As proof of concepts, both of these show that the John House Stereograph collection is deeply useful and has great potential for further study. We plan to continue to work with Jennifer and other Art Historians to explore the stories and patterns that emerge from this digitally re-presented collection. What would you do with 1400 digitized 3D stereographs of Paris from the 1850’s to early 1900s?!

Mayor v. MacDougal Street

There are a pair of questions that pop up again and again in Mayor John Lindsay’s early press conferences, to his ever fresh annoyance. “What can you tell us about the SanitationTransitWelfareCabdriversTeachers strike?”, and “What are you doing to clean up the Village?”

While the former lends some credence to the notion that the New York Lindsay had inherited January 1, 1966 was indeed “ungovernable” from the outset, with strike upon strike landing on the young, stumbling, beleaguered administration, the latter makes one wonder if Lindsay ever bothered to try to govern in the first place.

The version of the Village question posed on December 29, 1967, asks the mayor for comment on a recent decision handed down from New York State Supreme Court Justice Charles A. Tierney ordering Lindsay, Commissioner of Licenses Joel Tyler, and Police Commissioner Howard Leary to enforce existing laws concerning the rash of unlicensed coffeehouses dotting MacDougal Street. Lindsay can barely hide his frustration.

The problem of “unlicensed coffeehouses” might seem innocuous today, but it wasn’t at the time. Coffeehouses in 1967 New York had to have a special kind of cabaret license to have live music with drums and vocals. They also had to close at 3 AM and were subject to a variety of regulations intended to keep the peace with local residents. When Lindsay, reporters, and others refer to “unlicensed coffeehouses,” they are referring to restaurants, legal in many other ways, which flaunted the cabaret laws of the time, playing live music, employing aggressive “sidewalk hawkers” to hustle in clientele, and staying open well after 3 AM, serving alcohol long past their allotted midnight cutoff. These “restaurants” were allowed only incidental music performed by at most “3 string[ed] instruments, plus an accordion and a piano.” No singing, no drums. They frequently had both.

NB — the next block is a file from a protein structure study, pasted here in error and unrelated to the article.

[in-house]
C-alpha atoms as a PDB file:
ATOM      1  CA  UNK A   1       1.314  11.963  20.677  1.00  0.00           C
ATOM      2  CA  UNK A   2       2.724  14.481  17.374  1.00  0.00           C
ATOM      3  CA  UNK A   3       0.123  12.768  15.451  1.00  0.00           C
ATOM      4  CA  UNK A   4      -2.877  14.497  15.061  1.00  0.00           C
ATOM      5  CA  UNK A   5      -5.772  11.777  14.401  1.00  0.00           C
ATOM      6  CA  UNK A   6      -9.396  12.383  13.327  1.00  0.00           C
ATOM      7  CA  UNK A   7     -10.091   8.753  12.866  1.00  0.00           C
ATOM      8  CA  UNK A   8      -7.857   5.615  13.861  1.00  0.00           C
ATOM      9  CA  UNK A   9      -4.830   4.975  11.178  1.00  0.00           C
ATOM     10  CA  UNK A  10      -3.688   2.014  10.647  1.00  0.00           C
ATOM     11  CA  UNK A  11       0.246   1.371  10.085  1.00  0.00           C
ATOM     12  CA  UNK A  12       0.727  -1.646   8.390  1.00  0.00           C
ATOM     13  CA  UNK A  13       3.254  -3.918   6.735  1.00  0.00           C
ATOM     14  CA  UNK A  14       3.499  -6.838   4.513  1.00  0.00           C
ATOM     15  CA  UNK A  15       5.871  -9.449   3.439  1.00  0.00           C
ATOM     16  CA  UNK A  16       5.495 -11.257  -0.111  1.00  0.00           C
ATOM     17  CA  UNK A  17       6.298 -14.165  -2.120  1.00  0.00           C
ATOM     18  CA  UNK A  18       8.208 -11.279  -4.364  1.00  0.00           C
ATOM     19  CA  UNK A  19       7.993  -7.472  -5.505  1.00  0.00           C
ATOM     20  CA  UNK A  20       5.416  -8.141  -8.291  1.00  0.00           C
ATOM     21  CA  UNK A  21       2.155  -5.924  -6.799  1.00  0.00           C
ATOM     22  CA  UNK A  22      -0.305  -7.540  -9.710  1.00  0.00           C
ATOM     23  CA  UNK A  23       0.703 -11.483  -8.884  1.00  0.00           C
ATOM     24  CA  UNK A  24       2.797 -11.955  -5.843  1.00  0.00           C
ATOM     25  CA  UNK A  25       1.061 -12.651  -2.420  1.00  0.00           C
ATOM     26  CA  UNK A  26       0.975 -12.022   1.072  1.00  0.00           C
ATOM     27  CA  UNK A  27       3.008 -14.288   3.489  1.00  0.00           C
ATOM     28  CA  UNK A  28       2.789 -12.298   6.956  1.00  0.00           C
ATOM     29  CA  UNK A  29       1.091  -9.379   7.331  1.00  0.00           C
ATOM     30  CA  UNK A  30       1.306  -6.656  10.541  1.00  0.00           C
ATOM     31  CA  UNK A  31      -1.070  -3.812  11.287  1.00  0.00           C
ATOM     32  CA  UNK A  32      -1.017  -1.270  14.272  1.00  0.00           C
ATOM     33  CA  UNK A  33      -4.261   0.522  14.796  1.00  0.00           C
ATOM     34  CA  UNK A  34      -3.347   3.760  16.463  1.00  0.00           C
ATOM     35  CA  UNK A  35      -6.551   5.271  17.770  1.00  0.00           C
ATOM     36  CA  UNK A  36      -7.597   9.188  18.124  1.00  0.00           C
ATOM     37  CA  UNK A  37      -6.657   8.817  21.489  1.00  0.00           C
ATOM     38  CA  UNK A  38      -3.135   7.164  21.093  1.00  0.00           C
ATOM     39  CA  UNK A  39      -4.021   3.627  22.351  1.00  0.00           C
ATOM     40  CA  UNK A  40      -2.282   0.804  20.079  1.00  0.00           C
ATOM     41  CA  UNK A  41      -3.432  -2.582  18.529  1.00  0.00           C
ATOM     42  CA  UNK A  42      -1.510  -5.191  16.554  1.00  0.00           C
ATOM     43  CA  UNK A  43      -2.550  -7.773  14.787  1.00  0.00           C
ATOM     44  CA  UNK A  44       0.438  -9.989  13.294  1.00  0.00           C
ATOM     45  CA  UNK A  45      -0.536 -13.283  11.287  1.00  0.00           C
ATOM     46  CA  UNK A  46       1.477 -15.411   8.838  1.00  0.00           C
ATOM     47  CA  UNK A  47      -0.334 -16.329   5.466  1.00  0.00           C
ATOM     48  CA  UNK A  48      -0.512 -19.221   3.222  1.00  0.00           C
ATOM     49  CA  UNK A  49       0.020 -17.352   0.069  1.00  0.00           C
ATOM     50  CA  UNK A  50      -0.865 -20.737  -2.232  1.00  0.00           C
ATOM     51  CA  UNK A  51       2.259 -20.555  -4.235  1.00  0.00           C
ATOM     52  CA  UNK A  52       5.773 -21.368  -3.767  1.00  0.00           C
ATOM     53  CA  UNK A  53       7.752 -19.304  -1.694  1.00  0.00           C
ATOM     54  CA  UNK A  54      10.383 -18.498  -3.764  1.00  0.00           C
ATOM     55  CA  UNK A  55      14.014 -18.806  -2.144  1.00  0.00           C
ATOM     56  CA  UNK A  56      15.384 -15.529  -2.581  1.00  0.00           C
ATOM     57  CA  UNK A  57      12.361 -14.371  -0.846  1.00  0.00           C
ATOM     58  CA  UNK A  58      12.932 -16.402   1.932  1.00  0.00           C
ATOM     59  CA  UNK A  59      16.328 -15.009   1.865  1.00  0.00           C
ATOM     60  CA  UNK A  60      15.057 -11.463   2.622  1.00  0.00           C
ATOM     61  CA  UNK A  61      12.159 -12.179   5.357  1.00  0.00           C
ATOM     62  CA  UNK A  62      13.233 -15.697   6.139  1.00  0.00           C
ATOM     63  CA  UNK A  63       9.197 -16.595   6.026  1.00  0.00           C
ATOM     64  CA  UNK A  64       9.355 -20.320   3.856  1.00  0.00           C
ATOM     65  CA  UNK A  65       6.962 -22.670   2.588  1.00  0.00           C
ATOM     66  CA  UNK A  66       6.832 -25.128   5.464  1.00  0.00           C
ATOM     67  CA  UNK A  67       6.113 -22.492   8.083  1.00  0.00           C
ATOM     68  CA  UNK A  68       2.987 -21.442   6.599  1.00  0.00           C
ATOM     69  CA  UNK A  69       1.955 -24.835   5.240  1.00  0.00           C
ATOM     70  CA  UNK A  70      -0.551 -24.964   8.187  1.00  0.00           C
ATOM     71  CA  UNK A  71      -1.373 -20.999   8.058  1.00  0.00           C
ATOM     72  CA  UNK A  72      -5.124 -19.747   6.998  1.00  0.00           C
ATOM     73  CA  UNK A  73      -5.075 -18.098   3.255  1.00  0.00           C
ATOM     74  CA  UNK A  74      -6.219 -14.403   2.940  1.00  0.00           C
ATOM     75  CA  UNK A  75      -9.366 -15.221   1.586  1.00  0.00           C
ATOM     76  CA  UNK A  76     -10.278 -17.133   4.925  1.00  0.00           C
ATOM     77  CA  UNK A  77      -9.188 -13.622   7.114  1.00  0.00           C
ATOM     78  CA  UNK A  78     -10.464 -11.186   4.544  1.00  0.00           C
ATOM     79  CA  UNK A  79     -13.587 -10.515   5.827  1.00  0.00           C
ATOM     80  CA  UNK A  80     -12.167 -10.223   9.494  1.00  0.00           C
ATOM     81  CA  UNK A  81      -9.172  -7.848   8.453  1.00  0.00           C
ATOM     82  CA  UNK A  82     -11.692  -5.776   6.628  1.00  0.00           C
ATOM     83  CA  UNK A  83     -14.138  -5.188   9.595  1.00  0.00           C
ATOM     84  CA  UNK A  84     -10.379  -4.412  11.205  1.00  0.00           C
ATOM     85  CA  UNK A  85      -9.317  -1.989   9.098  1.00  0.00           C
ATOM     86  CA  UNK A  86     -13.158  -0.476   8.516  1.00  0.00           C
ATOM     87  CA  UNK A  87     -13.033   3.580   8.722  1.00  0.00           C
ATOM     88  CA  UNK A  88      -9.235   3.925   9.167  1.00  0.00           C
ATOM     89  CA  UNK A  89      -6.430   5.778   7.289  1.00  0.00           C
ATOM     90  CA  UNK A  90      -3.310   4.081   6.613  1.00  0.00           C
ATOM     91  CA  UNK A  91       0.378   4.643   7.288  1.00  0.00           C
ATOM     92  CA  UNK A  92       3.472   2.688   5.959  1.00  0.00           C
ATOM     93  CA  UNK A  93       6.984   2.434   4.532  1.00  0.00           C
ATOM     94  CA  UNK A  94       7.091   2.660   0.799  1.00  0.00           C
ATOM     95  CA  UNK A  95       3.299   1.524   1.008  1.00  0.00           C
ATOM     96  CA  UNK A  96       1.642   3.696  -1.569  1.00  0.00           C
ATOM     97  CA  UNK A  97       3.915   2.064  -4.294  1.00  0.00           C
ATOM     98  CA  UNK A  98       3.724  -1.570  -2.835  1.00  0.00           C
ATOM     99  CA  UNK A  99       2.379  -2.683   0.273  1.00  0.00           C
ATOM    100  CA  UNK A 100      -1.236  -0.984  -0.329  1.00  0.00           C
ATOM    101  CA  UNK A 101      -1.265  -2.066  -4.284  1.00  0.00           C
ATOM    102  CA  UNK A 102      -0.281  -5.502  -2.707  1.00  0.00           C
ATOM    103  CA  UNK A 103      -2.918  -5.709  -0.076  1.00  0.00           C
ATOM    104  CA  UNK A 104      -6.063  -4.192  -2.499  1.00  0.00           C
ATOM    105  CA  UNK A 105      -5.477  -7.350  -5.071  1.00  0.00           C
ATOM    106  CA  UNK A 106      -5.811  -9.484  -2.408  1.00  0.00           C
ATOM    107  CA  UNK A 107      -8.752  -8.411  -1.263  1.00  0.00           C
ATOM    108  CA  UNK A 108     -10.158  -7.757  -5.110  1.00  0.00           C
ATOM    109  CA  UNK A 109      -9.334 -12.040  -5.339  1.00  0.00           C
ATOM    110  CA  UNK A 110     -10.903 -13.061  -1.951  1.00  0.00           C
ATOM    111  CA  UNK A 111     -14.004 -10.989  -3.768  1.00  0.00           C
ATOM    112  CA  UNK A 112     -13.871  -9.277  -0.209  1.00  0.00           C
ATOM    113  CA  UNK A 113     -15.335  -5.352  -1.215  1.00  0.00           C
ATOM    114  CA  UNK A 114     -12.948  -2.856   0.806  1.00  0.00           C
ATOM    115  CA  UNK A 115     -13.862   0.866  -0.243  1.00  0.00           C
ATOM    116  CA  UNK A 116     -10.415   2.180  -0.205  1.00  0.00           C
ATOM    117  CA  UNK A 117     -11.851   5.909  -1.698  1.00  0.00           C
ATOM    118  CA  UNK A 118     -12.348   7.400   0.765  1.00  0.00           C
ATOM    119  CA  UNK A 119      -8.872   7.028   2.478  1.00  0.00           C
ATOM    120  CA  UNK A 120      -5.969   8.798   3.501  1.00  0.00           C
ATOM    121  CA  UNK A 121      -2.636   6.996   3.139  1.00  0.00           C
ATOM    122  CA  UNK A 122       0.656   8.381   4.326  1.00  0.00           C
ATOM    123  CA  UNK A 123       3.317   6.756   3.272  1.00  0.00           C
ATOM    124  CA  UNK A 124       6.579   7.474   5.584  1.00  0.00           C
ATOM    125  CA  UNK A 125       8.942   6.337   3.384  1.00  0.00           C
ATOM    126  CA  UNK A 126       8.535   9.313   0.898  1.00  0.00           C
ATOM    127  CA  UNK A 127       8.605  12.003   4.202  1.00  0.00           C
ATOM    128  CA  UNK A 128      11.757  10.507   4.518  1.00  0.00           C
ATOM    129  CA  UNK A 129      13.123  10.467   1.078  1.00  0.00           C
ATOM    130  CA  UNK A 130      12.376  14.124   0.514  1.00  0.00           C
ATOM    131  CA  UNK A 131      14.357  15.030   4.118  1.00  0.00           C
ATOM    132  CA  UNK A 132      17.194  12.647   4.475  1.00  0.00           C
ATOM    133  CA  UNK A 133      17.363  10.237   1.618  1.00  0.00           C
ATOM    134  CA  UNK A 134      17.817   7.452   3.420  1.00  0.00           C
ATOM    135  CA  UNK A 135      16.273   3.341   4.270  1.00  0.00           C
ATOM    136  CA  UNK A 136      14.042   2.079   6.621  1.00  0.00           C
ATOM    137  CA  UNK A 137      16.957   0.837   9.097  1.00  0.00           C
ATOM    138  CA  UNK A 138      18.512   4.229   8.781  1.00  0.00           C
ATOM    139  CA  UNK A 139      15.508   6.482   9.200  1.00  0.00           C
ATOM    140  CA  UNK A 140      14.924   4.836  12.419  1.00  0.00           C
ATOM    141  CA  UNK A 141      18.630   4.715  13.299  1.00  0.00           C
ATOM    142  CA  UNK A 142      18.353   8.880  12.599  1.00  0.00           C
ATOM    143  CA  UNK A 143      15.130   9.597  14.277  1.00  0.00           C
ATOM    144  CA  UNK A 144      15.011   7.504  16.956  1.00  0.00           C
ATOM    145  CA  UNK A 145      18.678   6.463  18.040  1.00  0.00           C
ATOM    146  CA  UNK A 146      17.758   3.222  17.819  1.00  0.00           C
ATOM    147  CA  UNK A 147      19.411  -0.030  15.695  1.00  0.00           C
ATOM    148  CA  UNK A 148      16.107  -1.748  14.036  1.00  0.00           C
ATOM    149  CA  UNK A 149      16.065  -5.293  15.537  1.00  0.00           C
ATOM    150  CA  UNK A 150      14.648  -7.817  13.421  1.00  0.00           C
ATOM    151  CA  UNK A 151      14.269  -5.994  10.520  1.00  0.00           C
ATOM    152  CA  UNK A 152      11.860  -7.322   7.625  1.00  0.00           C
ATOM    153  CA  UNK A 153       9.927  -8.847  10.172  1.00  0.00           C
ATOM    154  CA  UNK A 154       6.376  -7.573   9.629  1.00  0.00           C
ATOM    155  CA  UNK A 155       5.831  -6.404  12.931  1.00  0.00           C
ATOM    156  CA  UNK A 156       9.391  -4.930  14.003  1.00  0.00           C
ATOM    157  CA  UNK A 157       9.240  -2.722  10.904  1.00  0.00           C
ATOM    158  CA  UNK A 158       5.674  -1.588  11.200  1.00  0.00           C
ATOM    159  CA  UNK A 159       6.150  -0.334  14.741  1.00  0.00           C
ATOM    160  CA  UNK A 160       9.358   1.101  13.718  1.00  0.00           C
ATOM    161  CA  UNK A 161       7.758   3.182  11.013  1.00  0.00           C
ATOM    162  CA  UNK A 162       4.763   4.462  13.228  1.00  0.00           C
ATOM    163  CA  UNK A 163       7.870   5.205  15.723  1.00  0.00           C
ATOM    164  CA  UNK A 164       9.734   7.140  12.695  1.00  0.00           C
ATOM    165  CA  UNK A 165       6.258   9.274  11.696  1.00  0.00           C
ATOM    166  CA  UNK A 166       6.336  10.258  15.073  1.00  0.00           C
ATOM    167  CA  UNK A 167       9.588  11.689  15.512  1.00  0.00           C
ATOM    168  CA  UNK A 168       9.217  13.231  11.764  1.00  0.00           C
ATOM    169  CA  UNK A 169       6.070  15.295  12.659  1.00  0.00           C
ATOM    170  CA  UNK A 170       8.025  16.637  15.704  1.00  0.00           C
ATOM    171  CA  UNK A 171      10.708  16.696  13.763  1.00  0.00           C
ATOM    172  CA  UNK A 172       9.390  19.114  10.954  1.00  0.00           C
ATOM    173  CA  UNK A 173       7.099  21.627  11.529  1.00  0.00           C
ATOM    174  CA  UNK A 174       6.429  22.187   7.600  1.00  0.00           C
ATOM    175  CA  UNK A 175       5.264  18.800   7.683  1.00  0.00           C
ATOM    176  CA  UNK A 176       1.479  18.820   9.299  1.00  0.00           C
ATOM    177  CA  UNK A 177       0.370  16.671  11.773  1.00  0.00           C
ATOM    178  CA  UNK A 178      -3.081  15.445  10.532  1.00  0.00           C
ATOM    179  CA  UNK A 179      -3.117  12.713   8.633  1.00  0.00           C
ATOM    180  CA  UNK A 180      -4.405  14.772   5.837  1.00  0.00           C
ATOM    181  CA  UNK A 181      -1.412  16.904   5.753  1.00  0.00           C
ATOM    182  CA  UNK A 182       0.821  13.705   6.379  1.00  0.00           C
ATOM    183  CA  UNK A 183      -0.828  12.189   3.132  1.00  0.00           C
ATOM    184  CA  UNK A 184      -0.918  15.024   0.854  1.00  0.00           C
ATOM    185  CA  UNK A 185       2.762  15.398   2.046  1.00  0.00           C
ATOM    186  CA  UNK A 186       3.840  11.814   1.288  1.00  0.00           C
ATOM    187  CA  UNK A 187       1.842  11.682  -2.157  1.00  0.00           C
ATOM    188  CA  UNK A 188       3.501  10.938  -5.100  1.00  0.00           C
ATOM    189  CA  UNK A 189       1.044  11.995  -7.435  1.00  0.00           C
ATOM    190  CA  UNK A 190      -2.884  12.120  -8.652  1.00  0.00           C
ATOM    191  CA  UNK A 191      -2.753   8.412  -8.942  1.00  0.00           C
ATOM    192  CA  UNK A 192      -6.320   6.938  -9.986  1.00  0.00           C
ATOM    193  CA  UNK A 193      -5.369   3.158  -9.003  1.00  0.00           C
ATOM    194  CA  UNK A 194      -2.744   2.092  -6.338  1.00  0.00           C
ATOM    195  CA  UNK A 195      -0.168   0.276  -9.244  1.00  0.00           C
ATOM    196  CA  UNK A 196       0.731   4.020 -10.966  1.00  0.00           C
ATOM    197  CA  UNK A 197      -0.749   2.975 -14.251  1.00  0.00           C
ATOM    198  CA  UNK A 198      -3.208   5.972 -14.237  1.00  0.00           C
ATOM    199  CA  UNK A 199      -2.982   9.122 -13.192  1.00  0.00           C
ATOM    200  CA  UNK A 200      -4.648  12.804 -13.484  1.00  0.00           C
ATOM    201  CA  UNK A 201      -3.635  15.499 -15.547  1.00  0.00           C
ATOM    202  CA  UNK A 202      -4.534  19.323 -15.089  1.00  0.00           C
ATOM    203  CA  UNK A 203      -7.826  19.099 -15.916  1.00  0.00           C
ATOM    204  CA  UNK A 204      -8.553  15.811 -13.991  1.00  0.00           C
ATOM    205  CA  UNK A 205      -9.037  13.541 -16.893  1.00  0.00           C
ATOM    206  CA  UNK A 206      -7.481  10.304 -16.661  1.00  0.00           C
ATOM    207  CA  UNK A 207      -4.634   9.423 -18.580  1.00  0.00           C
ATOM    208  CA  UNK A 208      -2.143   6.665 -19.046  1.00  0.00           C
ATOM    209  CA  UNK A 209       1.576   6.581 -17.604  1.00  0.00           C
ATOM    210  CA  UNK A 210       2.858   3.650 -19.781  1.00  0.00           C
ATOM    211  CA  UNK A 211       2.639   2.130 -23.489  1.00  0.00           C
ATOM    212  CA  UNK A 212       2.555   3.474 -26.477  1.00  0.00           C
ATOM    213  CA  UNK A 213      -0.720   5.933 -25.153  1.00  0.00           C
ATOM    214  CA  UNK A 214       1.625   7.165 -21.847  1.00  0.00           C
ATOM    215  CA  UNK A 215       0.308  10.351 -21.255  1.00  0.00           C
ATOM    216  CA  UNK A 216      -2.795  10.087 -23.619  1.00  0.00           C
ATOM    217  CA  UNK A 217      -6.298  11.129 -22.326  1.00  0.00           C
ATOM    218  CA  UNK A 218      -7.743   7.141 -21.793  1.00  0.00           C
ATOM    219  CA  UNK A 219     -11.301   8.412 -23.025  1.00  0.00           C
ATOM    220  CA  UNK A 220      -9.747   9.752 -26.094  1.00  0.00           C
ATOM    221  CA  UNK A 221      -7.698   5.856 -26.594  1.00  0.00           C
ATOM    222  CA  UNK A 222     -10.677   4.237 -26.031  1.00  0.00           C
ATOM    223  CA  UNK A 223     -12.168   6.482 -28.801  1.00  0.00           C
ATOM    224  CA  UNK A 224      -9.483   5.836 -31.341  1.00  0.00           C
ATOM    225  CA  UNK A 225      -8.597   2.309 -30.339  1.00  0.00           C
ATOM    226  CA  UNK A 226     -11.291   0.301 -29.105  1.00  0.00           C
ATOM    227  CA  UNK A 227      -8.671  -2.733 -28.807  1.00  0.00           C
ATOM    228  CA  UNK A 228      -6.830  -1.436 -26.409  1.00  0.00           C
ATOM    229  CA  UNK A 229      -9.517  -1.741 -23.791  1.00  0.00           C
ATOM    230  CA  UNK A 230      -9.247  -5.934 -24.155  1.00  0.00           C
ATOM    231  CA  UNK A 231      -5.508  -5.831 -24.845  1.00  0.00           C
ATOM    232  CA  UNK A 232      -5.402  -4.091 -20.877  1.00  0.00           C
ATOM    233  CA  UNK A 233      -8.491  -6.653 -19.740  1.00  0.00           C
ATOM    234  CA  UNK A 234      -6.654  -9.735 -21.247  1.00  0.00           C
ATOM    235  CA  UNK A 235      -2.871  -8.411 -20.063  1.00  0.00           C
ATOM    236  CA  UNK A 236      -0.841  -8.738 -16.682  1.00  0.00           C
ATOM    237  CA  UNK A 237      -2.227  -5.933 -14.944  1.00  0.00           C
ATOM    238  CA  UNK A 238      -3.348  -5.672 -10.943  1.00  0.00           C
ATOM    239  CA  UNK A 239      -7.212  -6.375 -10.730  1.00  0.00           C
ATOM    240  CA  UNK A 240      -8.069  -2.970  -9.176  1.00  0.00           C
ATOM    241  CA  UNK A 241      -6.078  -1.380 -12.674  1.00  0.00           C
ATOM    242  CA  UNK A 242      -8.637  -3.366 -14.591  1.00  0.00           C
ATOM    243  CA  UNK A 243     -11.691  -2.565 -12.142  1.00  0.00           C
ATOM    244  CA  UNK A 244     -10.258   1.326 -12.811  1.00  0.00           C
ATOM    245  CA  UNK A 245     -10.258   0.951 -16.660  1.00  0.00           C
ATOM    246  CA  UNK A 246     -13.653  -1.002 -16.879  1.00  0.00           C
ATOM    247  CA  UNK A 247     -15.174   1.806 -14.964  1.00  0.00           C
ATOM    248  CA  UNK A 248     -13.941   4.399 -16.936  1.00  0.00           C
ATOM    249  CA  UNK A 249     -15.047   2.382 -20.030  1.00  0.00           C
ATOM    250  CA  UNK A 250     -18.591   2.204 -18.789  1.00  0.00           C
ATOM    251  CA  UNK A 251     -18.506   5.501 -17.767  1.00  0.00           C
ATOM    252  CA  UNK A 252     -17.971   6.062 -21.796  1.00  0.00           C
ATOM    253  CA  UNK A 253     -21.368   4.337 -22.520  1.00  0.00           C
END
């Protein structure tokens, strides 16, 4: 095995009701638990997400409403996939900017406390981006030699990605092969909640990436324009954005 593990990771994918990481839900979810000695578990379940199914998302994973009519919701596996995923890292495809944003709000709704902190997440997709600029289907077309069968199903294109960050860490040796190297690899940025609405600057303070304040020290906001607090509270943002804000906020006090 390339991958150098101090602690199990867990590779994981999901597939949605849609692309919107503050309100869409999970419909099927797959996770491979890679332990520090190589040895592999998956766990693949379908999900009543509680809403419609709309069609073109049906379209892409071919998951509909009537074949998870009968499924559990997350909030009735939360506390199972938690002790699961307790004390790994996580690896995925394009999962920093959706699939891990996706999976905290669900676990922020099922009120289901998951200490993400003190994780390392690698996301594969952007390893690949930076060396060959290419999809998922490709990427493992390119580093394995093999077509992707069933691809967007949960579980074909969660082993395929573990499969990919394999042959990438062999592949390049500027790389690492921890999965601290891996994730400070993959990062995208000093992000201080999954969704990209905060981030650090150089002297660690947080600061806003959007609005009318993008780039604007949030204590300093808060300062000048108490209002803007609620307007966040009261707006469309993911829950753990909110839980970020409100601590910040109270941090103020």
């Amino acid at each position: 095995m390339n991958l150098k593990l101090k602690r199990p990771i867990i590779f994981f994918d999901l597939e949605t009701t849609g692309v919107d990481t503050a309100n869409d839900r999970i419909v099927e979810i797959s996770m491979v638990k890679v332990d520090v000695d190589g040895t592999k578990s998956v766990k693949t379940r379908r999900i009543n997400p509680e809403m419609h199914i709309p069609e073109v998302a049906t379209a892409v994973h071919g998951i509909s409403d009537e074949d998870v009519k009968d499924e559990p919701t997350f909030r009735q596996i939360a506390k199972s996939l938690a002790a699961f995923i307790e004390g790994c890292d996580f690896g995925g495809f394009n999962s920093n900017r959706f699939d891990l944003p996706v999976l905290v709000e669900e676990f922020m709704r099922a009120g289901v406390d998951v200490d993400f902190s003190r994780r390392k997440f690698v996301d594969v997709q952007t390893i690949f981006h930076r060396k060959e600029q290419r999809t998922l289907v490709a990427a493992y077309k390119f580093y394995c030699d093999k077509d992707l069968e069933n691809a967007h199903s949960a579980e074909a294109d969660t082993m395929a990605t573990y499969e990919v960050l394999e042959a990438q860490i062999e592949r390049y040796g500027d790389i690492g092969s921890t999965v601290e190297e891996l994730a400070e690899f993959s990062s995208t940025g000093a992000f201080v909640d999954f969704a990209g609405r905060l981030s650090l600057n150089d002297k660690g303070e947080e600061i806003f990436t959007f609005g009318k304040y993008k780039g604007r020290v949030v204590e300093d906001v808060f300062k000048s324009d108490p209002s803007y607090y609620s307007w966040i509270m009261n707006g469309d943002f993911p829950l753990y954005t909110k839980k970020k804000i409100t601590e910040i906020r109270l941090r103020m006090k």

When Lindsay was set to take office there were approximately 25 such unlicensed coffeehouses in the area. The number of licensed ones in the neighborhood was 6. Such a surfeit of activity was naturally a huge attraction to the City’s youth, but it was getting out of hand. It was felt that by enforcing current laws, the disorder plaguing the area could be brought under control.

The majority of the locals merely wanted peace and quiet, and the young people a place to hang, but once attention to the issue of scofflaw coffeehouses had risen beyond the local level, a thinly veiled subtext emerged, one that washed out the nuanced views of all those intimately involved – it became an intergenerational conflict between young, white hippies gone to seed, occupying the east coast Hashbury of MacDougal Street and Washington Square Park, and the staunch and strict middle-class values of the area’s long-standing old-law tenement residents.

The boisterous boho allure of 1960s Greenwich Village seems to have been a constant concern during the early months of Lindsay’s first term. Even before, in fact. In 1965, just before his election as mayor, Lindsay had met with the MacDougal Street Area Neighborhood Association (MSANA) and Emanuel “Wally” Popolizio, their president, to discuss the problem of the unlicensed coffeehouses along the street.

Lindsay’s initial solution was to send unpaid assistant (and future disgraced ex-Water Commissioner) James Marcus to clear up the problem in a series of February 1966 meetings with the MSANA. (Lindsay wisely but disingenuously declines to mention this in the December 29th, 1967 press conference we present above, with Marcus’ kickback indictment having occurred December 18, a mere 11 days earlier.) While Marcus was appalled by state of MacDougal Street after a Friday night visit in March of ’66, saying “[t]he situation in the Village now is really desperate” and arguing for a curfew, according to Popolizio, “nothing came of the [February] meetings, except that after they stopped MacDougal Street was really wide open.”